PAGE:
UPDATE September 23rd: Funeral services will be held in the Tabernacle on Temple Square on Monday, September 28th, 2015, at 11:00 a.m. MDT. The funeral will be open to the public ages 8 and older. They will be broadcast live via and, along with a host of other media sources. There will be no public viewing. Expressions of sympathy can be posted on Elder Scott's official Facebook page or emailed to condolences at In lieu of flowers, contributions can be made to the Church’s General Missionary Fund at

UPDATE September 29th: On September 28th, approximately 2,500 people filled the historic Tabernacle to capacity for the funeral of Elder Scott, while many others attended the services in the overflow seating of the nearby Assembly Hall. Thousands more watched the broadcast live in English, Spanish and Portuguese on and on the Church satellite system. The service, held under the direction of the First Presidency, was attended by general authorities and auxiliary leaders of the Church, as well as community and civic leaders and members of Elder Scott’s family. Church President Thomas S. Monson presided over the services, which were conducted by President Henry B. Eyring, first counselor in the First Presidency.

Elder Scott served as an apostle since 1988. Before that, he served on the First Quorum of the Seventy beginning on April 2, 1977, and served as a member of the presidency of that quorum from October 1983 until he was called as an apostle. One of his most notable secular accomplishments was service working on Admiral Hyman Rickover's staff directing development of nuclear fuel for naval and land based power plants. On that team, he worked on the design of the nuclear reactor for Nautilus, the first nuclear-powered submarine, and on the first land-based nuclear power plant.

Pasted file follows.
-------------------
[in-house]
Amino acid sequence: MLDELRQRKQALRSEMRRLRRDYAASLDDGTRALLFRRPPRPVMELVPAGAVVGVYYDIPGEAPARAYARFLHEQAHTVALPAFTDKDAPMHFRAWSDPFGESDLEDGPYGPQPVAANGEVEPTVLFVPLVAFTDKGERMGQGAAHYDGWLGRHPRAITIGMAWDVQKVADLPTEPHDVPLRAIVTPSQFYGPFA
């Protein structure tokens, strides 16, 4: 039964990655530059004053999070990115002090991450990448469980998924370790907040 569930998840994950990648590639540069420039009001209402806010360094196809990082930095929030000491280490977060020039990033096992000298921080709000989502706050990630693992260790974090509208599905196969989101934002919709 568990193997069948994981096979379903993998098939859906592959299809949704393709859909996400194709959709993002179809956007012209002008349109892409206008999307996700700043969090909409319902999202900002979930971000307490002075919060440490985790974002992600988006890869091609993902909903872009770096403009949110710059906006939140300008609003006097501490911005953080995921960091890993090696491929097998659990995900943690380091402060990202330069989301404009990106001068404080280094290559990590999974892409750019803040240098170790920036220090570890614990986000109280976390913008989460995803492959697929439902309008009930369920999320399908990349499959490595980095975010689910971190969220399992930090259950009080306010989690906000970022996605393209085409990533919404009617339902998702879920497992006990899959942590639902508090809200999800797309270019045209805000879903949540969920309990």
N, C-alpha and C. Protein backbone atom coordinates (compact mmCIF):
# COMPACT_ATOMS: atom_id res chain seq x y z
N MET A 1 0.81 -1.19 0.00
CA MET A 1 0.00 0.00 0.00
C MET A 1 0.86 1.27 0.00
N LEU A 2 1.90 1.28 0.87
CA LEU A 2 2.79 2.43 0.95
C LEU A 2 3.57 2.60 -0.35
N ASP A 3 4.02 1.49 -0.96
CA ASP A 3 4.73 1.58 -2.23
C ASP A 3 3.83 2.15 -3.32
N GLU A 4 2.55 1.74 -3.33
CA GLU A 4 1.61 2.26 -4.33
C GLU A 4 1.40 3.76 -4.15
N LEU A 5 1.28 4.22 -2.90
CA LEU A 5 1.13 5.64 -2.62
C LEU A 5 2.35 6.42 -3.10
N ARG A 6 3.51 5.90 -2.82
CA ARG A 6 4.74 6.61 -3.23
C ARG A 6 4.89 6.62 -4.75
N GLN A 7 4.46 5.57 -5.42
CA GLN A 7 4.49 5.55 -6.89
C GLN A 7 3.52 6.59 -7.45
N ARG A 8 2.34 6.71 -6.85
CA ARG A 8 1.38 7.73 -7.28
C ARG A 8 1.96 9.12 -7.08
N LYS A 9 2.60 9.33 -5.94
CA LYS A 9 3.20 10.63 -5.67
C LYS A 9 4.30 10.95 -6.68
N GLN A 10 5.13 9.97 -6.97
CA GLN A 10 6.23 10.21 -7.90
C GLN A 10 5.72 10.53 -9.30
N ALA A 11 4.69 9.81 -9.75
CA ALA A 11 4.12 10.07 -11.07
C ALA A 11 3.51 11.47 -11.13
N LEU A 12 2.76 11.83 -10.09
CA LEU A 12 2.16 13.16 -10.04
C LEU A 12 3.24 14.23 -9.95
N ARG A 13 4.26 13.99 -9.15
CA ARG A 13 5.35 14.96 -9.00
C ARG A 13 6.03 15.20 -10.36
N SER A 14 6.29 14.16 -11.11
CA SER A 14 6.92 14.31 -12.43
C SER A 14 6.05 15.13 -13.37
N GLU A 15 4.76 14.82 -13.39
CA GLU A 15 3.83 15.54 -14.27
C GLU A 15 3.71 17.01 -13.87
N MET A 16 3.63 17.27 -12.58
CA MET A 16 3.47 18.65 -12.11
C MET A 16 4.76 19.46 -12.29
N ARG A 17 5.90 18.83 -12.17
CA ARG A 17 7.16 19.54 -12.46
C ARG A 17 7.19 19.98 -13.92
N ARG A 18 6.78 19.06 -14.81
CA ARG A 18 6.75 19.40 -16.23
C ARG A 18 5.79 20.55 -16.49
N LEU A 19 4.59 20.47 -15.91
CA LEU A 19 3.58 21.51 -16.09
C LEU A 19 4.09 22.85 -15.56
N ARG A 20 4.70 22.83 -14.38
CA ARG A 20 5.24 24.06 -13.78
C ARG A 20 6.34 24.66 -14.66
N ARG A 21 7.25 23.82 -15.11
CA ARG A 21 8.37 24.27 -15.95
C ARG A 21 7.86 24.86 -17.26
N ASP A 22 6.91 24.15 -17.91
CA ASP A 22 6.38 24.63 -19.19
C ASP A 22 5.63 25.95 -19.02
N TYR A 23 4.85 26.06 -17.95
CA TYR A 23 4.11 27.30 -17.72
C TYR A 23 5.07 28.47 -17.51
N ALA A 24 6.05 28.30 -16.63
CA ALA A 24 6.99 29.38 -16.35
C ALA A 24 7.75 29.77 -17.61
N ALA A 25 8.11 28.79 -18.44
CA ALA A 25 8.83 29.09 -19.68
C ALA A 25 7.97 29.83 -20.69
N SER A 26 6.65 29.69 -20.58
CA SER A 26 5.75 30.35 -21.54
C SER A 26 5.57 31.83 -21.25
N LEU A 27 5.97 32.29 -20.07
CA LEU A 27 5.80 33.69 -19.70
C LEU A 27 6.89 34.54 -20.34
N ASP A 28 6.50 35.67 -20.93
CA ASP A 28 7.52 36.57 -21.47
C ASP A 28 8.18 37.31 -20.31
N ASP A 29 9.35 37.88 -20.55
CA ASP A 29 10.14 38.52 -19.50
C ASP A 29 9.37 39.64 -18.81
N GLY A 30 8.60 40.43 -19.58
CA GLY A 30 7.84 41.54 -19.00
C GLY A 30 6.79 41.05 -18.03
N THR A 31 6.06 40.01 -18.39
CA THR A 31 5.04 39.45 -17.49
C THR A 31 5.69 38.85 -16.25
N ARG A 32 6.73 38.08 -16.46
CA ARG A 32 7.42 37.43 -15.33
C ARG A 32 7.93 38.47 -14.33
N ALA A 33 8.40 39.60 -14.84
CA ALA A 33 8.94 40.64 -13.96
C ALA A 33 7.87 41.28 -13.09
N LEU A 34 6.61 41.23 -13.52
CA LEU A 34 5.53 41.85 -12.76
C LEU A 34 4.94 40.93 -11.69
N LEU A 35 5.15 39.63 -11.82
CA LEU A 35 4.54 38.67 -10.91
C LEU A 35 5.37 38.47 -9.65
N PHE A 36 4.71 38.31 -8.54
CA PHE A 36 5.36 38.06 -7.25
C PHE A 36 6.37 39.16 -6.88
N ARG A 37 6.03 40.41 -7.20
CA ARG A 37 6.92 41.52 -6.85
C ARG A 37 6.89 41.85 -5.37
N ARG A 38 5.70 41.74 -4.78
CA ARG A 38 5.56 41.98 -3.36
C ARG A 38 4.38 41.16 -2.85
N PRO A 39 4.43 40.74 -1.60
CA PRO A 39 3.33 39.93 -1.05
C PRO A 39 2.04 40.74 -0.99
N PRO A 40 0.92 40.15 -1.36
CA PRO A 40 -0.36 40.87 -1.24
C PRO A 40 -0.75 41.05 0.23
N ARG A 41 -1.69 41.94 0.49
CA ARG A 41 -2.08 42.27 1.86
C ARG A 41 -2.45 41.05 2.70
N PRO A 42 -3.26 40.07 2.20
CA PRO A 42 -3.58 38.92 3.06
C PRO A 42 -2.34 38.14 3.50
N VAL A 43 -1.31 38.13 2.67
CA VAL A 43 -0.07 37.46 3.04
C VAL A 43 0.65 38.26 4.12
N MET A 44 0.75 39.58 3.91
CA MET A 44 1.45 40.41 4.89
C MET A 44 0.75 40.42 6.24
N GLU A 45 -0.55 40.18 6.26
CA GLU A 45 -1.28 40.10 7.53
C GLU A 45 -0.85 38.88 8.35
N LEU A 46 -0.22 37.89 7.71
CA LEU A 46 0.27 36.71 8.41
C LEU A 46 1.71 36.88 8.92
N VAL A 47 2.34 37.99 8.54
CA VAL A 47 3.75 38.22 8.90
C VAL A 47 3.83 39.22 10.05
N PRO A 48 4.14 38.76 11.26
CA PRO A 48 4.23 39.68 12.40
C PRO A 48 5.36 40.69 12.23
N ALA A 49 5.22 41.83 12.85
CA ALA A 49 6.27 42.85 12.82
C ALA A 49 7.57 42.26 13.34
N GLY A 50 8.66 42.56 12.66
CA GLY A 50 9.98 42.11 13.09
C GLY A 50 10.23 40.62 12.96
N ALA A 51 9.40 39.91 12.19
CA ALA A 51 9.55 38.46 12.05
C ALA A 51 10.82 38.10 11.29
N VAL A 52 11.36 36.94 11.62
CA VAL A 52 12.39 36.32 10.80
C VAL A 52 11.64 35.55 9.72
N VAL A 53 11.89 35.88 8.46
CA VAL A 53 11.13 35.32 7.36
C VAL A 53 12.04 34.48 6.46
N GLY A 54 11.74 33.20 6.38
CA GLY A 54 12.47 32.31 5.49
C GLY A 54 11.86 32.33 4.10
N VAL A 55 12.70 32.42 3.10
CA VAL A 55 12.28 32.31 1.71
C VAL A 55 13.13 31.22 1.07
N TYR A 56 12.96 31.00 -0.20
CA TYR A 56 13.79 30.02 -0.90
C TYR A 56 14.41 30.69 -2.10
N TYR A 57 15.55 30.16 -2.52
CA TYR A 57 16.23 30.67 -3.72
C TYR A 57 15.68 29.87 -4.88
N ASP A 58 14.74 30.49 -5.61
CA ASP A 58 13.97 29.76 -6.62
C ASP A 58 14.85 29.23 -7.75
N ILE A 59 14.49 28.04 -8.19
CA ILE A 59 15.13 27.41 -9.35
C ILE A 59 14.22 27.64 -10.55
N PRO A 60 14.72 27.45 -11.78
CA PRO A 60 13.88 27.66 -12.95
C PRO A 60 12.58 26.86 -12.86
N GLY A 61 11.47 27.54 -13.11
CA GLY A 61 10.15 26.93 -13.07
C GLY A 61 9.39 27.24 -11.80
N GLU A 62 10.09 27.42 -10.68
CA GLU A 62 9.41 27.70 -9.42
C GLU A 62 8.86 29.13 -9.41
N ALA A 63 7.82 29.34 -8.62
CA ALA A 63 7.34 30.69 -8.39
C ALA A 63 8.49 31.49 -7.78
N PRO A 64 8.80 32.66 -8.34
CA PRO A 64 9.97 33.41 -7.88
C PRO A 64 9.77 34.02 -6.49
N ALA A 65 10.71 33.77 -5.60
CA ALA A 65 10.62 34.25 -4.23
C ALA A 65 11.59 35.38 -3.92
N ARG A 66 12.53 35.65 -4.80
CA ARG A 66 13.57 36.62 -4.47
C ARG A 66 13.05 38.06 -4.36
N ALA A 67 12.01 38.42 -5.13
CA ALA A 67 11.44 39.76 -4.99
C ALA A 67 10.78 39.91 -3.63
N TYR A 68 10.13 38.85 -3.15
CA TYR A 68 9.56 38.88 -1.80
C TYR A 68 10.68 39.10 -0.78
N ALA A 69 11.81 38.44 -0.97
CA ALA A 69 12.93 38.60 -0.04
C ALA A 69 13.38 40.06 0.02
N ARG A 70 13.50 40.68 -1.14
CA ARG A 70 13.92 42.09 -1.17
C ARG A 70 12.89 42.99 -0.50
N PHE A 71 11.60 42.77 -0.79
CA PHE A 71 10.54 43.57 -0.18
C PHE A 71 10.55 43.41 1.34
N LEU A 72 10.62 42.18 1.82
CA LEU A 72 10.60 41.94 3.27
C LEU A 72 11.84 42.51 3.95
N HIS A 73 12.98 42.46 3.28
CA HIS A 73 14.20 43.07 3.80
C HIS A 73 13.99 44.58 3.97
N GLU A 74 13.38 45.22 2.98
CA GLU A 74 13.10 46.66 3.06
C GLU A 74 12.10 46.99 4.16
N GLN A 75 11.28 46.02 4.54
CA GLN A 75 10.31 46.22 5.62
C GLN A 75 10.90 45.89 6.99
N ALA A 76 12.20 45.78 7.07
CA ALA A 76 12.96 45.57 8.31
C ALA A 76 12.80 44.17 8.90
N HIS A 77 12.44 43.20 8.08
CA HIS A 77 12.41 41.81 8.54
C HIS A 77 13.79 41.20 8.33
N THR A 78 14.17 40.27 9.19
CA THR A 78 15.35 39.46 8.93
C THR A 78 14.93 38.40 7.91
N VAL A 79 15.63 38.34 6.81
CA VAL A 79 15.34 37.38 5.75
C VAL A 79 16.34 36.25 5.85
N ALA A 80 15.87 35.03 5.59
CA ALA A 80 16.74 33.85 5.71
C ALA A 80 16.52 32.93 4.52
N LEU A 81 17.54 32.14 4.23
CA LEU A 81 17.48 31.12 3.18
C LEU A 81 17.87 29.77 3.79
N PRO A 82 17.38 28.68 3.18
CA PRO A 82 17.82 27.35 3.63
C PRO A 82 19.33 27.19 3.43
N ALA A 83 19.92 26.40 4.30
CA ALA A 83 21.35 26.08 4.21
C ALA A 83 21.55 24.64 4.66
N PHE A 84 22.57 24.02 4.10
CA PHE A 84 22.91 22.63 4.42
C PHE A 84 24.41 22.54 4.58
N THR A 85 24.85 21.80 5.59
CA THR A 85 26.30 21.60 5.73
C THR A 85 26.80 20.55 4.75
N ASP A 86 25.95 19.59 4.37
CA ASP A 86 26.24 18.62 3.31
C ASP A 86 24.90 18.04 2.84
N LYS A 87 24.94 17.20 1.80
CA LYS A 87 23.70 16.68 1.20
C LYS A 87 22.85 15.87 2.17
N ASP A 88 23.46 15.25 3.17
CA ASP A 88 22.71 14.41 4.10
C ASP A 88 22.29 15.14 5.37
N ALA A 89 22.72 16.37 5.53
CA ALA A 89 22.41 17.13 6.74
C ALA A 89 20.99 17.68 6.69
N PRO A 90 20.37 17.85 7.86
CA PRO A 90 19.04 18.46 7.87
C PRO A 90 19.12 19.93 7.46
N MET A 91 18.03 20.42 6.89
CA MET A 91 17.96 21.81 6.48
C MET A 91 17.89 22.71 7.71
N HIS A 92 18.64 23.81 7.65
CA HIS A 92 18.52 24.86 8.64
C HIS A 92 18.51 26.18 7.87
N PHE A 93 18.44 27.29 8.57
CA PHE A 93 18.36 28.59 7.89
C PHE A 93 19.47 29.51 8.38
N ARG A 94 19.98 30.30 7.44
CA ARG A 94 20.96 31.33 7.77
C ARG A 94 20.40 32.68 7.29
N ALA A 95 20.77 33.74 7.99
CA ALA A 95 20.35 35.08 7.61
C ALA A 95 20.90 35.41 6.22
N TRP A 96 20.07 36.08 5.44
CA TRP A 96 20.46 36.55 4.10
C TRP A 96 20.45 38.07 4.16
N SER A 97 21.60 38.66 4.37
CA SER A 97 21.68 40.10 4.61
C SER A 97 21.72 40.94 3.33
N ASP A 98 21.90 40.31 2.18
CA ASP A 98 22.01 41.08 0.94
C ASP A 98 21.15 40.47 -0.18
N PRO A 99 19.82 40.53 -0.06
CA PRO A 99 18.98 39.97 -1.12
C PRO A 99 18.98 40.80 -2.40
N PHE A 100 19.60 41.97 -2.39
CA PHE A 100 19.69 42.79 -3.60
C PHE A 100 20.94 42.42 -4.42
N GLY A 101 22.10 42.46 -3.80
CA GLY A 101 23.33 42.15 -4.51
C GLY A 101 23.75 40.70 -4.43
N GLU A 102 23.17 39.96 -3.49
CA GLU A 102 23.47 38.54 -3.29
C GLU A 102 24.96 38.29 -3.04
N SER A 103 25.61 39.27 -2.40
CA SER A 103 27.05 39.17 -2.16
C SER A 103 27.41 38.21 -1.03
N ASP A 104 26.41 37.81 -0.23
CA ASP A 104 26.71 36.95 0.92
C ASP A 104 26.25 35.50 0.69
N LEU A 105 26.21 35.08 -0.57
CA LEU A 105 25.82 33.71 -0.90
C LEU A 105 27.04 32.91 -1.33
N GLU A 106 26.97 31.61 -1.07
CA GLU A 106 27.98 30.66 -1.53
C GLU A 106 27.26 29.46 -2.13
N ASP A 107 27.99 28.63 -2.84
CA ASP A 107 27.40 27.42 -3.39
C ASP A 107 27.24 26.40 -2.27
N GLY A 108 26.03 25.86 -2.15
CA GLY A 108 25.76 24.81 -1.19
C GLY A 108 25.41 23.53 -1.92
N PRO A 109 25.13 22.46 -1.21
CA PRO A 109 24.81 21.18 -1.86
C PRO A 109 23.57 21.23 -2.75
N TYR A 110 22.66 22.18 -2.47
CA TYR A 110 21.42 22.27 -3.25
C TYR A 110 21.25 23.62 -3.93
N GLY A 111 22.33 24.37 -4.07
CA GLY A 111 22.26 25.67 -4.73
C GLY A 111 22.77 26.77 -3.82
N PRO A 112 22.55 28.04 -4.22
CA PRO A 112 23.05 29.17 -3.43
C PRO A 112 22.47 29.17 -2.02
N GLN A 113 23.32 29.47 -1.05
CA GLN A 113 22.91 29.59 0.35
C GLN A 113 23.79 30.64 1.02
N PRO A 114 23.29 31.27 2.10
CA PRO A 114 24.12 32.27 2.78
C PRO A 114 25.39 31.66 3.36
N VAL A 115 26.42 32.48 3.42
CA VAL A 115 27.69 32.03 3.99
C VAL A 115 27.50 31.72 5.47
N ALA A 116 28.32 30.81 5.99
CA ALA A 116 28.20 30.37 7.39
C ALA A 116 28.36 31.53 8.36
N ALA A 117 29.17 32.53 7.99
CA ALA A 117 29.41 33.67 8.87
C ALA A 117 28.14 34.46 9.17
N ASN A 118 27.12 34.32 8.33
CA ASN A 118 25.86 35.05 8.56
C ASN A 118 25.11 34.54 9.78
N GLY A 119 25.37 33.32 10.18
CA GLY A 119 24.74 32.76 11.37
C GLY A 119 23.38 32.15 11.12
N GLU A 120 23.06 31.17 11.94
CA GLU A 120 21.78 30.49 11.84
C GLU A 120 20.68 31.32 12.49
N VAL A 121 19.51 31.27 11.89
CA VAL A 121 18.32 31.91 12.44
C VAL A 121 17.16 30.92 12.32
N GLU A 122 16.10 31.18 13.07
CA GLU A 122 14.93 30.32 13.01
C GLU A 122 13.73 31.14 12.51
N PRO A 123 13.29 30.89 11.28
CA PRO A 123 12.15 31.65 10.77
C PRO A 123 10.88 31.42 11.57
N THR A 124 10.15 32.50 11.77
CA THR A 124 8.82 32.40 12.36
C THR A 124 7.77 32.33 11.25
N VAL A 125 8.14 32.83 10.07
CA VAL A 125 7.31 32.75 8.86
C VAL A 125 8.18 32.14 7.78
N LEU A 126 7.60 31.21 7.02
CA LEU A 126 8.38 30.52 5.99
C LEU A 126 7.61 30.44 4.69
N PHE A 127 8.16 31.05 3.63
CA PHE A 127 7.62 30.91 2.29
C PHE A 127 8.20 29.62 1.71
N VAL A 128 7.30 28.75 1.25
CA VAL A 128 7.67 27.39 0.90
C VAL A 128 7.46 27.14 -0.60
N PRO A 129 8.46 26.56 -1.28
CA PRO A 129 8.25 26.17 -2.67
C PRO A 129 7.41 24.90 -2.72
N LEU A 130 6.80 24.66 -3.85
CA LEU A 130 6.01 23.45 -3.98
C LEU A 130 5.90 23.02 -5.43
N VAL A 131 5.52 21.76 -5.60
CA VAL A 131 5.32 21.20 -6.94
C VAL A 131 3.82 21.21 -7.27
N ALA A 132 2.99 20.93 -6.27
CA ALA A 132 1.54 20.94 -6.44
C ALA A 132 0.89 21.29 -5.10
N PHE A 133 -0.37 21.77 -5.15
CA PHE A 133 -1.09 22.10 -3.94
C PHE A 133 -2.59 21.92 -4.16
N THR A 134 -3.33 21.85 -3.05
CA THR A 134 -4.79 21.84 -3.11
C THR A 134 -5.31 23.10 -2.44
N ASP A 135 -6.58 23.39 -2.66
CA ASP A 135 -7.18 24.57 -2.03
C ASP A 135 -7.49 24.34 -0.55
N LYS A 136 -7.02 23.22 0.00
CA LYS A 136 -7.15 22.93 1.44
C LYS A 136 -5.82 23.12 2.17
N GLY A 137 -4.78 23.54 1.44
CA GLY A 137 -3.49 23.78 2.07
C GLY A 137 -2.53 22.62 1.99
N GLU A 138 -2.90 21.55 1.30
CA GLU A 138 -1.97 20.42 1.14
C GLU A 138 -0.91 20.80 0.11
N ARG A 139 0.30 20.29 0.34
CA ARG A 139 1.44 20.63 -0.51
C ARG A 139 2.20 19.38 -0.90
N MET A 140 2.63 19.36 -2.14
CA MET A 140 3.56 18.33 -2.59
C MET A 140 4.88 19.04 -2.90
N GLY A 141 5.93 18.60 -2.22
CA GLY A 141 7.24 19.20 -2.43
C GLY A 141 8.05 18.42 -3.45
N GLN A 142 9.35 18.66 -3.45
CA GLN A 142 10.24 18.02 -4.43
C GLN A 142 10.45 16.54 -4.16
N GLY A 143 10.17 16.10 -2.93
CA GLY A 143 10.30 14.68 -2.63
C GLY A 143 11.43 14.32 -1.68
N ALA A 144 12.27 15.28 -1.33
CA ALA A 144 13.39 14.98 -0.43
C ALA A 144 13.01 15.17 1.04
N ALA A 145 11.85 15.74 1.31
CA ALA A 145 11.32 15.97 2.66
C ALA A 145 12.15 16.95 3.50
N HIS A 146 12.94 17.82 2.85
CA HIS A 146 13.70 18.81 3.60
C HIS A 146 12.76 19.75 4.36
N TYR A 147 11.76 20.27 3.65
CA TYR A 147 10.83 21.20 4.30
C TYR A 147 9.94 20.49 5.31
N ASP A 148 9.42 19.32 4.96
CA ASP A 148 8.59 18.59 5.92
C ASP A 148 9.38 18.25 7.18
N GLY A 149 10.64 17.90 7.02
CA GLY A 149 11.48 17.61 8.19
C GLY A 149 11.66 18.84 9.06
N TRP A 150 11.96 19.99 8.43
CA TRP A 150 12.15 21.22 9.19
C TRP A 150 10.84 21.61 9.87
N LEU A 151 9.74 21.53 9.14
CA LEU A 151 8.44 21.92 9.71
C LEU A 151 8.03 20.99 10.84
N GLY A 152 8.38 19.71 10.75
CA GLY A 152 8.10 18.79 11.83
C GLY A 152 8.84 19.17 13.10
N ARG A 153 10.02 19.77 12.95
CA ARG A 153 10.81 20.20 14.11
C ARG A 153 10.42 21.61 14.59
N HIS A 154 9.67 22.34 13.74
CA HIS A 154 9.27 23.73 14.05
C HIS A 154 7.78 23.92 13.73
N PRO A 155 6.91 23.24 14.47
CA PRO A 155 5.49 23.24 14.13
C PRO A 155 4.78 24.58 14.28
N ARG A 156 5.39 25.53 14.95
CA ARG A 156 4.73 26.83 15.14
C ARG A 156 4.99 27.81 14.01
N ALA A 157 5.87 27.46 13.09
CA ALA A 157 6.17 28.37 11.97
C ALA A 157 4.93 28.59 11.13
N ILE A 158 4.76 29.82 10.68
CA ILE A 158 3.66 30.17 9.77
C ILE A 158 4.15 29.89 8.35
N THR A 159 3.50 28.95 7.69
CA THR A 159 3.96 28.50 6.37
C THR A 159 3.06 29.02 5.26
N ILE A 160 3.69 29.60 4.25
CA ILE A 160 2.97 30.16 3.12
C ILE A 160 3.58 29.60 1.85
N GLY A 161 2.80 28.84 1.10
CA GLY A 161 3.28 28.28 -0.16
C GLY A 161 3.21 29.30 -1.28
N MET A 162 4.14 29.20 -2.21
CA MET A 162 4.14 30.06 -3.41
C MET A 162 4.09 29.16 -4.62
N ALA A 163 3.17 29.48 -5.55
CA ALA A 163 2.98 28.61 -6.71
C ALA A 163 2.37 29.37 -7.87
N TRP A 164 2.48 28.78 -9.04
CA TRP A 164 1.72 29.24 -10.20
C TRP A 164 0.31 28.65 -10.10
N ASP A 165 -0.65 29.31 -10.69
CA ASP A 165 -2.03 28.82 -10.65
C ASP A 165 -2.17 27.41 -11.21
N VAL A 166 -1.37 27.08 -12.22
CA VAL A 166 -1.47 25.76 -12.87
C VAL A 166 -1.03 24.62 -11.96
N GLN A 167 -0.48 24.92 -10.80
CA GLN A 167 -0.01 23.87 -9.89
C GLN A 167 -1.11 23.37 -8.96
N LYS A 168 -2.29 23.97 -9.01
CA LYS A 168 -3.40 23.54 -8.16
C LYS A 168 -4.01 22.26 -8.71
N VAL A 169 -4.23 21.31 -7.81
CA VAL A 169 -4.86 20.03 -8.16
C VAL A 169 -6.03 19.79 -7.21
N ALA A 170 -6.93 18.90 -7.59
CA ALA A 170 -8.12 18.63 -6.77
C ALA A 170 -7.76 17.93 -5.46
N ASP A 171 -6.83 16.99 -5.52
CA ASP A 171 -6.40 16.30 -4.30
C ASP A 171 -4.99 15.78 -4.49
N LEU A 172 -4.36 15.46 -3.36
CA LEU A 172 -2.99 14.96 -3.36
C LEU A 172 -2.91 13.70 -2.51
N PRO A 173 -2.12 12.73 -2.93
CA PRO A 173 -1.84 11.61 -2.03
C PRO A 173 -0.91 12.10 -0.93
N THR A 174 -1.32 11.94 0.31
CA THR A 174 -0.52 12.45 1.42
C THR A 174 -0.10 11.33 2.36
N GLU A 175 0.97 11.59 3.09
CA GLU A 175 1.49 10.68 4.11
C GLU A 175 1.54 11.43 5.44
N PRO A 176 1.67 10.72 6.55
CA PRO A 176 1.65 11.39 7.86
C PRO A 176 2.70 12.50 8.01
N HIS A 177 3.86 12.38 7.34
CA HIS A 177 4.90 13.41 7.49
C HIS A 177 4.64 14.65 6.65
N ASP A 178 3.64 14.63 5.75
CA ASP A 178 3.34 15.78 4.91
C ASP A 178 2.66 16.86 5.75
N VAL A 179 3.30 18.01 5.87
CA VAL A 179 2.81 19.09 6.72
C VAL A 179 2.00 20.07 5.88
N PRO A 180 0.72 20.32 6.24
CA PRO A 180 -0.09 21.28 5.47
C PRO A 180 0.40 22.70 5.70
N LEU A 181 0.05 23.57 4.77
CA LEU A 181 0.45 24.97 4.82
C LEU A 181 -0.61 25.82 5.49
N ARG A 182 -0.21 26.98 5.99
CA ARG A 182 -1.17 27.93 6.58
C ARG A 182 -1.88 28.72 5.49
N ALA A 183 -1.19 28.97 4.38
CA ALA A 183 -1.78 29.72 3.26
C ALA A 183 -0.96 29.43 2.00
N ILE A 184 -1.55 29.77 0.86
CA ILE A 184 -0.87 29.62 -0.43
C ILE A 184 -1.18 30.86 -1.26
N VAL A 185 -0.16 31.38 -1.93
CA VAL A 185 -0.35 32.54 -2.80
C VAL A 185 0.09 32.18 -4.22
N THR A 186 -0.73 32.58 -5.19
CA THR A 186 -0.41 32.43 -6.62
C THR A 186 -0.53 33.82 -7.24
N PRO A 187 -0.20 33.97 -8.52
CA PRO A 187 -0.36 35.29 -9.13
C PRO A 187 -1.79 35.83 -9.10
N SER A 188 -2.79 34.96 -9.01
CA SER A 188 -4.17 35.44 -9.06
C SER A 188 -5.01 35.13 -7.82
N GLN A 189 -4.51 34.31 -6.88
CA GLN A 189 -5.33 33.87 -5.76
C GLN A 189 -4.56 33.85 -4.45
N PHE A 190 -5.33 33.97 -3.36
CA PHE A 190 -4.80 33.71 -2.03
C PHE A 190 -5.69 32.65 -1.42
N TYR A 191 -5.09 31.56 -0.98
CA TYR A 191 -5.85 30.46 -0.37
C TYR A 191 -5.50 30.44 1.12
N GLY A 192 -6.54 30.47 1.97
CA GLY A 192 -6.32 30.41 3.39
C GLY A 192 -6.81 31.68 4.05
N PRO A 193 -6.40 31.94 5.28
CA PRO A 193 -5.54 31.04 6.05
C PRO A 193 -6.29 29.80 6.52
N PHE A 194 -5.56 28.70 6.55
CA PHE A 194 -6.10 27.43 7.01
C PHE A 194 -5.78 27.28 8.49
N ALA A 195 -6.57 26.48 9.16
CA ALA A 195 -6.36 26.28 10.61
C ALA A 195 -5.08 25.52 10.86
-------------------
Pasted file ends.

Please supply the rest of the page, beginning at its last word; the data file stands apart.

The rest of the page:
Elder Scott was married to the late Jeanene Watkins, who preceded him in death in 1995. Together, they had seven children, two of which preceded their parents in death.

Other sources of information:

-- Church announcement on Mormon Newsroom

-- Full biography on Mormon Newsroom

It is quite likely that the successors to L. Tom Perry and Boyd K. Packer will be named and presented to the Church at the upcoming 185th Semiannual General Conference to be held on October 3-4. There's also a possibility that a successor to Elder Scott will also be named at this time despite the recency of his passing. Through the power of revelation, the successors will be identified to President Thomas S. Monson, who will then convene the remaining quorum members to ratify the selection. Read more about this process on

Nevertheless, it is natural to speculate on the identity of likely successors. And such speculation is harmless so long as it does not cross the line into formal campaigning for a specific person. Since most apostles are selected from the First Quorum of the Seventy, it is only natural to look there first. The Church is also looking to diversify its senior leadership, although it uses diversity as a means to an end rather than an end unto itself, so Seventies from Latin America, Asia, and Africa may get a closer look than usual.

-- Elder Ulisses Soares. A Brazilian national, Elder Soares is not only a member of the First Quorum of the Seventy, but is also a member of the seven-man Presidency of the Seventy. The length of Elder Soares's service, his relatively young age (57), and the strong growth of the Church in Latin America and particularly in Brazil make him a most attractive candidate. By selecting Elder Soares, the Church will signal to Latin Americans that they have finally "arrived" in the upper reaches of Church government and will give them a living symbol to further burnish their testimonies.

-- Elder Ronald A. Rasband. An American born in Utah, he also serves in both the quorum and the presidency. Elder Rasband not only gains visibility by his frequent Conference talks, but on September 15th, gave an important talk at BYU-Provo about religious liberty. The timing of this talk, so close to General Conference, opens up speculation that the Church was "showcasing" him.